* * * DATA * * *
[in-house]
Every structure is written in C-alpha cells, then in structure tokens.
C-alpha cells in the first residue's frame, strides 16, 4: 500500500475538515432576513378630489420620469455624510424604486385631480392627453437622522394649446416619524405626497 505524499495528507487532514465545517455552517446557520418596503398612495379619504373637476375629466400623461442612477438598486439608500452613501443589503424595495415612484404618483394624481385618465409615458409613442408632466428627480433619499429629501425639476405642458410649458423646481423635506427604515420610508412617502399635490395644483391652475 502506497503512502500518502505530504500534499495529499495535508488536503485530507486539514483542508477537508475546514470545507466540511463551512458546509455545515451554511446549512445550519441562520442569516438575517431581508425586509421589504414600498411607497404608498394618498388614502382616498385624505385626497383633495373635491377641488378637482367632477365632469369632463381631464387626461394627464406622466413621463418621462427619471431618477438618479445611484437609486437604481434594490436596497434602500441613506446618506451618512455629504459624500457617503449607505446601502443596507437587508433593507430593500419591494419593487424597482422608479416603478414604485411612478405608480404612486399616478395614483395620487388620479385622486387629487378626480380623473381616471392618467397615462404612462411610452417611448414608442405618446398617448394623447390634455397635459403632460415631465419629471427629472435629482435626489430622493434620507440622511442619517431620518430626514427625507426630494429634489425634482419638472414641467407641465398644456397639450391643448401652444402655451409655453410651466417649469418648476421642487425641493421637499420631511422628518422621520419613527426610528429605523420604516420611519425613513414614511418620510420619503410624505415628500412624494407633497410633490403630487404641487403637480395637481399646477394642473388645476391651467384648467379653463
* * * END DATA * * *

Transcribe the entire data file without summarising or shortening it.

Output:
[in-house]
Every structure is written in C-alpha cells, then in structure tokens.
C-alpha cells in the first residue's frame, strides 16, 4: 500500500475538515432576513378630489420620469455624510424604486385631480392627453437622522394649446416619524405626497 505524499495528507487532514465545517455552517446557520418596503398612495379619504373637476375629466400623461442612477438598486439608500452613501443589503424595495415612484404618483394624481385618465409615458409613442408632466428627480433619499429629501425639476405642458410649458423646481423635506427604515420610508412617502399635490395644483391652475 502506497503512502500518502505530504500534499495529499495535508488536503485530507486539514483542508477537508475546514470545507466540511463551512458546509455545515451554511446549512445550519441562520442569516438575517431581508425586509421589504414600498411607497404608498394618498388614502382616498385624505385626497383633495373635491377641488378637482367632477365632469369632463381631464387626461394627464406622466413621463418621462427619471431618477438618479445611484437609486437604481434594490436596497434602500441613506446618506451618512455629504459624500457617503449607505446601502443596507437587508433593507430593500419591494419593487424597482422608479416603478414604485411612478405608480404612486399616478395614483395620487388620479385622486387629487378626480380623473381616471392618467397615462404612462411610452417611448414608442405618446398617448394623447390634455397635459403632460415631465419629471427629472435629482435626489430622493434620507440622511442619517431620518430626514427625507426630494429634489425634482419638472414641467407641465398644456397639450391643448401652444402655451409655453410651466417649469418648476421642487425641493421637499420631511422628518422621520419613527426610528429605523420604516420611519425613513414614511418620510420619503410624505415628500412624494407633497410633490403630487404641487403637480395637481399646477394642473388645476391651467384648467379653463